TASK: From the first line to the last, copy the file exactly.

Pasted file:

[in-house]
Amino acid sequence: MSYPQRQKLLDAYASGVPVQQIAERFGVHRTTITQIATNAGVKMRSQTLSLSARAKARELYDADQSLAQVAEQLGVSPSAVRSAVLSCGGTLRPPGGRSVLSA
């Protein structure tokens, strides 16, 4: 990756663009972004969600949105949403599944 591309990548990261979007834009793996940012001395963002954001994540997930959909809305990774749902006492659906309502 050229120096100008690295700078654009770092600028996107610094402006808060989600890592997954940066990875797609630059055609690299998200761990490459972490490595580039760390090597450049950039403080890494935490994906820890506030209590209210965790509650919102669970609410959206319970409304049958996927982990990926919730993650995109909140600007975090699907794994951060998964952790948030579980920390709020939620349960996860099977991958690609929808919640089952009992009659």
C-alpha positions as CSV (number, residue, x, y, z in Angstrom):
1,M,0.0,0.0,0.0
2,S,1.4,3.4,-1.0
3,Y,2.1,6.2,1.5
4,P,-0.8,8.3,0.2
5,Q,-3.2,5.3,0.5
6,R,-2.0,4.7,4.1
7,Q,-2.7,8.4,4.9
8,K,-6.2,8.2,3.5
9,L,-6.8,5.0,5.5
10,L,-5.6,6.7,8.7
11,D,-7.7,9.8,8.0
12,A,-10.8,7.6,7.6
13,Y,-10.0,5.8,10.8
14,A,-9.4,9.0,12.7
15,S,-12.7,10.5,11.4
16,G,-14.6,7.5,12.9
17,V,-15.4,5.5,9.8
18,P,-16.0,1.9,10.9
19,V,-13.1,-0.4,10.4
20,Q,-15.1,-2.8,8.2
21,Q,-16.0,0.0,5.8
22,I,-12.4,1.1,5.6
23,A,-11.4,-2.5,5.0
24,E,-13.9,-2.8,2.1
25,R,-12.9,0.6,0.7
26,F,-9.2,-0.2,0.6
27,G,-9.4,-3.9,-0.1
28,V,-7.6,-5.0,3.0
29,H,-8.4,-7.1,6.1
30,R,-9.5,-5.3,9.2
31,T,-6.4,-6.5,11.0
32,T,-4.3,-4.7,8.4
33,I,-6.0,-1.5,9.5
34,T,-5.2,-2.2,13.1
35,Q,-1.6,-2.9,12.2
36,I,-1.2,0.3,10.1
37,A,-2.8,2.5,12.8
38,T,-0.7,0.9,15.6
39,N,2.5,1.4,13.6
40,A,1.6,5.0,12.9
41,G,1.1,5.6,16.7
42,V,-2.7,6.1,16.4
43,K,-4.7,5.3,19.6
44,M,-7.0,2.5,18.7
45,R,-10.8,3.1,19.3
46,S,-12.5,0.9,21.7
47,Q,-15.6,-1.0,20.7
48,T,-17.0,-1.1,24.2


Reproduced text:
[in-house]
Amino acid sequence: MSYPQRQKLLDAYASGVPVQQIAERFGVHRTTITQIATNAGVKMRSQTLSLSARAKARELYDADQSLAQVAEQLGVSPSAVRSAVLSCGGTLRPPGGRSVLSA
């Protein structure tokens, strides 16, 4: 990756663009972004969600949105949403599944 591309990548990261979007834009793996940012001395963002954001994540997930959909809305990774749902006492659906309502 050229120096100008690295700078654009770092600028996107610094402006808060989600890592997954940066990875797609630059055609690299998200761990490459972490490595580039760390090597450049950039403080890494935490994906820890506030209590209210965790509650919102669970609410959206319970409304049958996927982990990926919730993650995109909140600007975090699907794994951060998964952790948030579980920390709020939620349960996860099977991958690609929808919640089952009992009659």
C-alpha positions as CSV (number, residue, x, y, z in Angstrom):
1,M,0.0,0.0,0.0
2,S,1.4,3.4,-1.0
3,Y,2.1,6.2,1.5
4,P,-0.8,8.3,0.2
5,Q,-3.2,5.3,0.5
6,R,-2.0,4.7,4.1
7,Q,-2.7,8.4,4.9
8,K,-6.2,8.2,3.5
9,L,-6.8,5.0,5.5
10,L,-5.6,6.7,8.7
11,D,-7.7,9.8,8.0
12,A,-10.8,7.6,7.6
13,Y,-10.0,5.8,10.8
14,A,-9.4,9.0,12.7
15,S,-12.7,10.5,11.4
16,G,-14.6,7.5,12.9
17,V,-15.4,5.5,9.8
18,P,-16.0,1.9,10.9
19,V,-13.1,-0.4,10.4
20,Q,-15.1,-2.8,8.2
21,Q,-16.0,0.0,5.8
22,I,-12.4,1.1,5.6
23,A,-11.4,-2.5,5.0
24,E,-13.9,-2.8,2.1
25,R,-12.9,0.6,0.7
26,F,-9.2,-0.2,0.6
27,G,-9.4,-3.9,-0.1
28,V,-7.6,-5.0,3.0
29,H,-8.4,-7.1,6.1
30,R,-9.5,-5.3,9.2
31,T,-6.4,-6.5,11.0
32,T,-4.3,-4.7,8.4
33,I,-6.0,-1.5,9.5
34,T,-5.2,-2.2,13.1
35,Q,-1.6,-2.9,12.2
36,I,-1.2,0.3,10.1
37,A,-2.8,2.5,12.8
38,T,-0.7,0.9,15.6
39,N,2.5,1.4,13.6
40,A,1.6,5.0,12.9
41,G,1.1,5.6,16.7
42,V,-2.7,6.1,16.4
43,K,-4.7,5.3,19.6
44,M,-7.0,2.5,18.7
45,R,-10.8,3.1,19.3
46,S,-12.5,0.9,21.7
47,Q,-15.6,-1.0,20.7
48,T,-17.0,-1.1,24.2